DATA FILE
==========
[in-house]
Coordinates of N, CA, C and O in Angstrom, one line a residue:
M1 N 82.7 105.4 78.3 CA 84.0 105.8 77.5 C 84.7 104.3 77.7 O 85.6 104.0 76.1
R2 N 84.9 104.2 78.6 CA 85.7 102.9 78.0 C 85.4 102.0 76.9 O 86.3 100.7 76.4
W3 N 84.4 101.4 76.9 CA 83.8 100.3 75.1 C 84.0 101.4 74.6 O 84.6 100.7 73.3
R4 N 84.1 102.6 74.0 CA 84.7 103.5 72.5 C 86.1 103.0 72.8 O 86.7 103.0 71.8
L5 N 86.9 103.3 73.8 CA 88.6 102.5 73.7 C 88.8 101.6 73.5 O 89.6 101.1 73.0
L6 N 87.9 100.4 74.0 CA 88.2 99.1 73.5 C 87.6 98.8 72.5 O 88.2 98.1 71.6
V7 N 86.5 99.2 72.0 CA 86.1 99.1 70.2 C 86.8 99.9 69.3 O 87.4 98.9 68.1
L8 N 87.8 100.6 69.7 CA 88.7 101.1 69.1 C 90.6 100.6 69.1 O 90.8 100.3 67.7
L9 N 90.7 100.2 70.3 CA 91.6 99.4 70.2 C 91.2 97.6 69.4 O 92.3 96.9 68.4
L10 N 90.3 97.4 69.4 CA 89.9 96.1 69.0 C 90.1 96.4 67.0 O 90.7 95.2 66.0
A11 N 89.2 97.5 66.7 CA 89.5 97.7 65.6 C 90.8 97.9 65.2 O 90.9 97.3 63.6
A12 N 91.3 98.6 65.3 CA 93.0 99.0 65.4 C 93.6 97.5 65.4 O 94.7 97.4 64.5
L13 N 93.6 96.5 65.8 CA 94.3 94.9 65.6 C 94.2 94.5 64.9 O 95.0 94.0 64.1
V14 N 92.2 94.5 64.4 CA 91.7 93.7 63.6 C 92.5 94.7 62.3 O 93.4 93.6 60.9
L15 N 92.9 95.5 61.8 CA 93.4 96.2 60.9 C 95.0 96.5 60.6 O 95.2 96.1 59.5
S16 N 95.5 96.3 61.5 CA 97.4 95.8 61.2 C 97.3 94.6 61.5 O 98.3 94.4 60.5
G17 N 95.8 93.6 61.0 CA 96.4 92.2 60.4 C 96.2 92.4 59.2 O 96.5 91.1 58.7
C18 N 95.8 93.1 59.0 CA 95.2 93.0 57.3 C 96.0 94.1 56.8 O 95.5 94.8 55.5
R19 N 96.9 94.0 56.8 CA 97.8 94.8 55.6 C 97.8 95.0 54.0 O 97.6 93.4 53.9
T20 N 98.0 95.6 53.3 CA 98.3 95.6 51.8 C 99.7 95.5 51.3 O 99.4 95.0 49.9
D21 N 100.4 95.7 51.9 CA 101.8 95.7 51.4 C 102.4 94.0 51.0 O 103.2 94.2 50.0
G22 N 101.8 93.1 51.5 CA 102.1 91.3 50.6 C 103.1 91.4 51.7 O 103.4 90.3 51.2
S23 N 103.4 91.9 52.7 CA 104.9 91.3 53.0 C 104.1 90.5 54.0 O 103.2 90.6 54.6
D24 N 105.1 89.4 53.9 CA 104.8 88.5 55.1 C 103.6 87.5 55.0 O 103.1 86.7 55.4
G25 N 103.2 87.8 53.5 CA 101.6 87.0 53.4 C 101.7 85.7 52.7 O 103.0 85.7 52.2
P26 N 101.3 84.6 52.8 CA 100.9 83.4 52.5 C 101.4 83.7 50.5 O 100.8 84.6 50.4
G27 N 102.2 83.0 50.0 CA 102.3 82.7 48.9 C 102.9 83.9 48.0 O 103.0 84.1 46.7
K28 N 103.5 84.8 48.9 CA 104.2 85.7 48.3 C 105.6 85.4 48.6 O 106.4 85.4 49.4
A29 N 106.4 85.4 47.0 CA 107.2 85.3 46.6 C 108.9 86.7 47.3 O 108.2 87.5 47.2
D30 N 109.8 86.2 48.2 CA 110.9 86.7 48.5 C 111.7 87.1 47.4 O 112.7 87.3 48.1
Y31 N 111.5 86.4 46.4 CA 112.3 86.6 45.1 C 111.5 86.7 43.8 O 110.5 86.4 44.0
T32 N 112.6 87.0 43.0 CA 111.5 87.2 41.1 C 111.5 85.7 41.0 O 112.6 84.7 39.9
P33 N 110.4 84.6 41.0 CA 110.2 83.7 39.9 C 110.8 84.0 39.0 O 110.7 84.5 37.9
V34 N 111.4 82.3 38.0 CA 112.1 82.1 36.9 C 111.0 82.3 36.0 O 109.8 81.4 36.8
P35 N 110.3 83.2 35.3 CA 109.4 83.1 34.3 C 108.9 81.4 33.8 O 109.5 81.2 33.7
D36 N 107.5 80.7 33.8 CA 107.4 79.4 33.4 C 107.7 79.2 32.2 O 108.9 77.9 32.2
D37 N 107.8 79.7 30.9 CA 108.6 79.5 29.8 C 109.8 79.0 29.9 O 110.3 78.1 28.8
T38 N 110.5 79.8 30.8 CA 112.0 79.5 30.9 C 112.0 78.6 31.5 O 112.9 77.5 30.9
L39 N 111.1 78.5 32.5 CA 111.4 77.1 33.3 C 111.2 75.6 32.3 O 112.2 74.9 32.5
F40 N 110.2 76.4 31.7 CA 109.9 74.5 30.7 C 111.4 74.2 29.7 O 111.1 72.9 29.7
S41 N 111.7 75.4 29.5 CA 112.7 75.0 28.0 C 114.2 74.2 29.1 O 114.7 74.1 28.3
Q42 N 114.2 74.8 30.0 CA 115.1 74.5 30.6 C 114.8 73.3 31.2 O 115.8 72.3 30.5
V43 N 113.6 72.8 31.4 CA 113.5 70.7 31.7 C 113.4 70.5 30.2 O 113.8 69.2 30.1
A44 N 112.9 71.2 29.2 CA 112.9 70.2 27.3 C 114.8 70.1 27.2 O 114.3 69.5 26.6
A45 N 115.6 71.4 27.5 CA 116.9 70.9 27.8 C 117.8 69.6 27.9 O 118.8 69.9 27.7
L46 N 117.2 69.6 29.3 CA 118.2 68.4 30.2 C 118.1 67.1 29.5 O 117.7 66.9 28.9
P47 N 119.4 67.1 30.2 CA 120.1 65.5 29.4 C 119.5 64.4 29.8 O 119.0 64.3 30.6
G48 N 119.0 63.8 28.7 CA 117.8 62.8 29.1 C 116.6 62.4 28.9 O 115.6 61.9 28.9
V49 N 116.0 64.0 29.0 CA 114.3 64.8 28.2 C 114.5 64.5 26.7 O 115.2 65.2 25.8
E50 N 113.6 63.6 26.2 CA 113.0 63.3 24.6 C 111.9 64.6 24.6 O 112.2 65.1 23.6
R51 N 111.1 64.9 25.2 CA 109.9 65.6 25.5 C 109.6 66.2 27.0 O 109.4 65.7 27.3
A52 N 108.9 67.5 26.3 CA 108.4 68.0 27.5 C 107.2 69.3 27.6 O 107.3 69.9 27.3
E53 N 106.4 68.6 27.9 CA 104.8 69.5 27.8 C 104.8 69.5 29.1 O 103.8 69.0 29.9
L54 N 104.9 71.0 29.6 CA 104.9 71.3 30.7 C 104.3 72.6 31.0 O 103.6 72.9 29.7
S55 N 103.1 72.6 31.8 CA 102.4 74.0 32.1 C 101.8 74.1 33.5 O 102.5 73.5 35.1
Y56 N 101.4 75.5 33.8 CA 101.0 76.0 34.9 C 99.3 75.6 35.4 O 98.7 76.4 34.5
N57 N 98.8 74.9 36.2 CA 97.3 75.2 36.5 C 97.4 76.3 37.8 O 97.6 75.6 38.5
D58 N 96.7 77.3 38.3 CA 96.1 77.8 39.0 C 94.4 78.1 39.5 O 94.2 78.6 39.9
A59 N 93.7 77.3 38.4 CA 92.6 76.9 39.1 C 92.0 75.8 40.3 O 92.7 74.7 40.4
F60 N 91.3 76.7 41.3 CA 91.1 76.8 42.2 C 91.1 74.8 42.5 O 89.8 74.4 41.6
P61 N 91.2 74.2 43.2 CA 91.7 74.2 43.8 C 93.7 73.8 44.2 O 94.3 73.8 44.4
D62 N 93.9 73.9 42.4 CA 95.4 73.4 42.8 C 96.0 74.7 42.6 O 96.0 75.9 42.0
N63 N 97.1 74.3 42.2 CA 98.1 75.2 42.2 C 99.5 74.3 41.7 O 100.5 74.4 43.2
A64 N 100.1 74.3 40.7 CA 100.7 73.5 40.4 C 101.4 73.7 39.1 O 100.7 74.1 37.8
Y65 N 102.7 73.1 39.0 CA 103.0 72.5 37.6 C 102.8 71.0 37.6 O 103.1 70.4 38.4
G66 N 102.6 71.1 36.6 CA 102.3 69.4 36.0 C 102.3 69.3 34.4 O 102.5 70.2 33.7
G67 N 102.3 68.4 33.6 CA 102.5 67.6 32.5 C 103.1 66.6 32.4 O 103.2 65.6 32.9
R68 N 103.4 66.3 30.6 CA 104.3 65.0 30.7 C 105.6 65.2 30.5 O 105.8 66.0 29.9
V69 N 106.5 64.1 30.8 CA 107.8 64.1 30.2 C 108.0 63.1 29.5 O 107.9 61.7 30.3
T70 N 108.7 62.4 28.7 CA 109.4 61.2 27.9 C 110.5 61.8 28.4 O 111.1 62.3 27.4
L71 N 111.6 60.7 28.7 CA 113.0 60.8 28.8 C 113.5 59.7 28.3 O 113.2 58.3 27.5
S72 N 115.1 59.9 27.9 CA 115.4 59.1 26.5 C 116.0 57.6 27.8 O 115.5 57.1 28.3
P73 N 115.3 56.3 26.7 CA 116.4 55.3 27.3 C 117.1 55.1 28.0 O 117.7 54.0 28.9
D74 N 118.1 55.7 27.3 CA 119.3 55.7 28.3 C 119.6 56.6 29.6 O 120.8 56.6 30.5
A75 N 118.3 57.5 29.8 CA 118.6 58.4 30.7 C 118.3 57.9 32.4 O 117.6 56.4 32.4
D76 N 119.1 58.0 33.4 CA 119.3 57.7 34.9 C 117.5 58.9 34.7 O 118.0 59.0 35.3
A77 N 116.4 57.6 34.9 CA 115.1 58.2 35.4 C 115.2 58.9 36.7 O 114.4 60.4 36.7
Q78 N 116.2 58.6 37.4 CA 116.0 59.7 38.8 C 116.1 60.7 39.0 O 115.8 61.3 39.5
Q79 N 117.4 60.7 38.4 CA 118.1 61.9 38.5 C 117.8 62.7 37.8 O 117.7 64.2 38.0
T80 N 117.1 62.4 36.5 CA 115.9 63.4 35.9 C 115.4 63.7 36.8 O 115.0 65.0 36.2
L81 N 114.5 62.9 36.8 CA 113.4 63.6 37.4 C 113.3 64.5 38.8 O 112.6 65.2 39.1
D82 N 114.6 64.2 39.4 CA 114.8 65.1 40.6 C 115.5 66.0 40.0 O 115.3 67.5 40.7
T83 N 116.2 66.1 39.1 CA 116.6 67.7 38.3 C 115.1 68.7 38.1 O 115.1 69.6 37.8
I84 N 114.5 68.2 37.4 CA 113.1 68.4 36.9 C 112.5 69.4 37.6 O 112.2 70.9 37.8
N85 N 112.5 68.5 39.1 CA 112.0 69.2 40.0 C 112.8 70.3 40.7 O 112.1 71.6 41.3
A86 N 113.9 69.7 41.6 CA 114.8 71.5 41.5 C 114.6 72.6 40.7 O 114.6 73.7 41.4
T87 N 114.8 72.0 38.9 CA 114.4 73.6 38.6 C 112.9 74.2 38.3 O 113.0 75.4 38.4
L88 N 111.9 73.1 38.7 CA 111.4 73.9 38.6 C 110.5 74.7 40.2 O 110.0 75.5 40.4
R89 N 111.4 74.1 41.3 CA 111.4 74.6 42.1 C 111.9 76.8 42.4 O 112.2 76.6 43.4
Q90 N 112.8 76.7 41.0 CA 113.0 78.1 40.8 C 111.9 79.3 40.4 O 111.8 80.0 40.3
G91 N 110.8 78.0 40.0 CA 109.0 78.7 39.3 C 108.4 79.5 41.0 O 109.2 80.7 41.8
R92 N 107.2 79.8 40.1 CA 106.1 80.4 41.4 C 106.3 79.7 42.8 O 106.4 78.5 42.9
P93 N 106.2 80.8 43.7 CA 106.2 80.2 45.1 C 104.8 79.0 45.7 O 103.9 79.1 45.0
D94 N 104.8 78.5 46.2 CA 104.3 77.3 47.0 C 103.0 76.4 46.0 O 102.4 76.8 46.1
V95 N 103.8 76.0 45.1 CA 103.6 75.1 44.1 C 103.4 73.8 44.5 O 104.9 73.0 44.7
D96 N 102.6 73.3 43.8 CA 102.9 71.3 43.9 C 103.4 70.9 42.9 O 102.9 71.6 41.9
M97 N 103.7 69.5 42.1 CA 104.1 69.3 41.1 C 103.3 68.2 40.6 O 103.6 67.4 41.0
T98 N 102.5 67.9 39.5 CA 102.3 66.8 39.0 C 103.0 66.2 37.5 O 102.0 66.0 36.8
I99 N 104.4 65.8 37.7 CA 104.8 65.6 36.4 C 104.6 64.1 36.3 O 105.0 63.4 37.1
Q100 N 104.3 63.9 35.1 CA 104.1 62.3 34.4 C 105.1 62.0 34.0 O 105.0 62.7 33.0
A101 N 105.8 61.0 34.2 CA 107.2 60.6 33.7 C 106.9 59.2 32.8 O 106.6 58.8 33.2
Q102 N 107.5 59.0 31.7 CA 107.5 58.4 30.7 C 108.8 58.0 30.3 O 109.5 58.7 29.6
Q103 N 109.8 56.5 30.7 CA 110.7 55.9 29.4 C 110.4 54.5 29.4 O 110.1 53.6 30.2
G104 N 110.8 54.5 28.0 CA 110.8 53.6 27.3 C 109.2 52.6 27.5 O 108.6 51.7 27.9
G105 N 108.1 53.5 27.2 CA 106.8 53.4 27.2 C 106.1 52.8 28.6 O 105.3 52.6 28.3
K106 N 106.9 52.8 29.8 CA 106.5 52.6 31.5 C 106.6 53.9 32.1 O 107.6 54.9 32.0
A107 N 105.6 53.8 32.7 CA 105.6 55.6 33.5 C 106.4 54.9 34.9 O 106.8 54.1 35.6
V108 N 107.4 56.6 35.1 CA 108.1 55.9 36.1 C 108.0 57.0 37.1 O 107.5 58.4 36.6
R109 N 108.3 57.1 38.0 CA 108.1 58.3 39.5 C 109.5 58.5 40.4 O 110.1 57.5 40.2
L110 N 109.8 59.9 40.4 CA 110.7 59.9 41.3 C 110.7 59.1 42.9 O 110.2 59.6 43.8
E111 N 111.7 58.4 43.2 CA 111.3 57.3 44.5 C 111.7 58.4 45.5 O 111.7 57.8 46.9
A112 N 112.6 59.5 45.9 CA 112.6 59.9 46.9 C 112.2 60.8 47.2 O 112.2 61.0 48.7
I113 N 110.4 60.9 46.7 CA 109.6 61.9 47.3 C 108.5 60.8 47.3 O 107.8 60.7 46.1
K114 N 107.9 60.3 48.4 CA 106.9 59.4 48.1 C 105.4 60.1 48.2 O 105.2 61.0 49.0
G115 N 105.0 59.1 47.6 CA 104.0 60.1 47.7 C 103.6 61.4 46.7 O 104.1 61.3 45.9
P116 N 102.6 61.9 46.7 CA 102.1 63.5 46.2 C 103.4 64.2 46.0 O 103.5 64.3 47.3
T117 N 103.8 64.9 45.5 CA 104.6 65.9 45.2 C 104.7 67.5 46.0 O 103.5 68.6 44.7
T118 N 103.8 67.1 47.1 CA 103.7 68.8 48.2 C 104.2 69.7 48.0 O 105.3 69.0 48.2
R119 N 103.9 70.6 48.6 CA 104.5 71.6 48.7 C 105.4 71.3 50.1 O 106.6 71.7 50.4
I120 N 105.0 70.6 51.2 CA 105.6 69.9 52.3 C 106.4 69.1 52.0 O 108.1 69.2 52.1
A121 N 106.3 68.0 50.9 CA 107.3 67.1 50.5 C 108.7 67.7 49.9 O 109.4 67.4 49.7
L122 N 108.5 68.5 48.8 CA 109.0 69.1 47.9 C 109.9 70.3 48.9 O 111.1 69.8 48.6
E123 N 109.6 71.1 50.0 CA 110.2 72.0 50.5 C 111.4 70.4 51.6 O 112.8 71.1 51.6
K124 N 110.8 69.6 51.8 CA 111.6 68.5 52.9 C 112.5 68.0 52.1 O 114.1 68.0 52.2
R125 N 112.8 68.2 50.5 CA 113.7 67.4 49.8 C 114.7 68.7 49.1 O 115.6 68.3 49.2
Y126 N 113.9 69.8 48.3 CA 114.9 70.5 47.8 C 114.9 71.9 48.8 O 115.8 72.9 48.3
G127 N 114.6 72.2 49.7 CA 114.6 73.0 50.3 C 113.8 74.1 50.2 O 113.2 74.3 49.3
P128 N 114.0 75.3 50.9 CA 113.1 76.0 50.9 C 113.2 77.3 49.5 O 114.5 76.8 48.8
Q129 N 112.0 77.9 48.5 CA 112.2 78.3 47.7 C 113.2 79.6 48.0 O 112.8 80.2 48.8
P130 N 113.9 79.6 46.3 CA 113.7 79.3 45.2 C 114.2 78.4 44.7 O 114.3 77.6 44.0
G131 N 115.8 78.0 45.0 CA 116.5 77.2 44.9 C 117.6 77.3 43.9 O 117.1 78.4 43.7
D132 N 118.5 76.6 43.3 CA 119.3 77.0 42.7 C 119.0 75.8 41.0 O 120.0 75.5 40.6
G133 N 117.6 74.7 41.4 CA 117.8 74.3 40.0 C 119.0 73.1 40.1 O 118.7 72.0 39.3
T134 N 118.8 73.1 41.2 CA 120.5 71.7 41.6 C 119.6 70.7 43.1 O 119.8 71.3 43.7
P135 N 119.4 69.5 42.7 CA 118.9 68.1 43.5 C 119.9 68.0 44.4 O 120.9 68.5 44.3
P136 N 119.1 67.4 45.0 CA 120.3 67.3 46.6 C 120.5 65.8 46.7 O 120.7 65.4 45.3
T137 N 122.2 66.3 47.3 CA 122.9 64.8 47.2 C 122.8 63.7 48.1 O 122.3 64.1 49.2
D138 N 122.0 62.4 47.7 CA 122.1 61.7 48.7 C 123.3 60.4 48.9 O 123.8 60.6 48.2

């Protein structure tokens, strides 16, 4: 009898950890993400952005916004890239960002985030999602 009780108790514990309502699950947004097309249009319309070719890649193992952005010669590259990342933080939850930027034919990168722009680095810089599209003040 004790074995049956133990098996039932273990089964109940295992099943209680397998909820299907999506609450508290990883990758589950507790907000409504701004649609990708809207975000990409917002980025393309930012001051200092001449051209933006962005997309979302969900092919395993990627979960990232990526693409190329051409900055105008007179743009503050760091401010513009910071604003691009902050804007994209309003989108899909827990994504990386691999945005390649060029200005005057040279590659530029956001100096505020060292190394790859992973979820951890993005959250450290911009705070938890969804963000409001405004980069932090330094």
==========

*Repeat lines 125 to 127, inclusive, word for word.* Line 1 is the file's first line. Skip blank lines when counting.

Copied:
E123 N 109.6 71.1 50.0 CA 110.2 72.0 50.5 C 111.4 70.4 51.6 O 112.8 71.1 51.6
K124 N 110.8 69.6 51.8 CA 111.6 68.5 52.9 C 112.5 68.0 52.1 O 114.1 68.0 52.2
R125 N 112.8 68.2 50.5 CA 113.7 67.4 49.8 C 114.7 68.7 49.1 O 115.6 68.3 49.2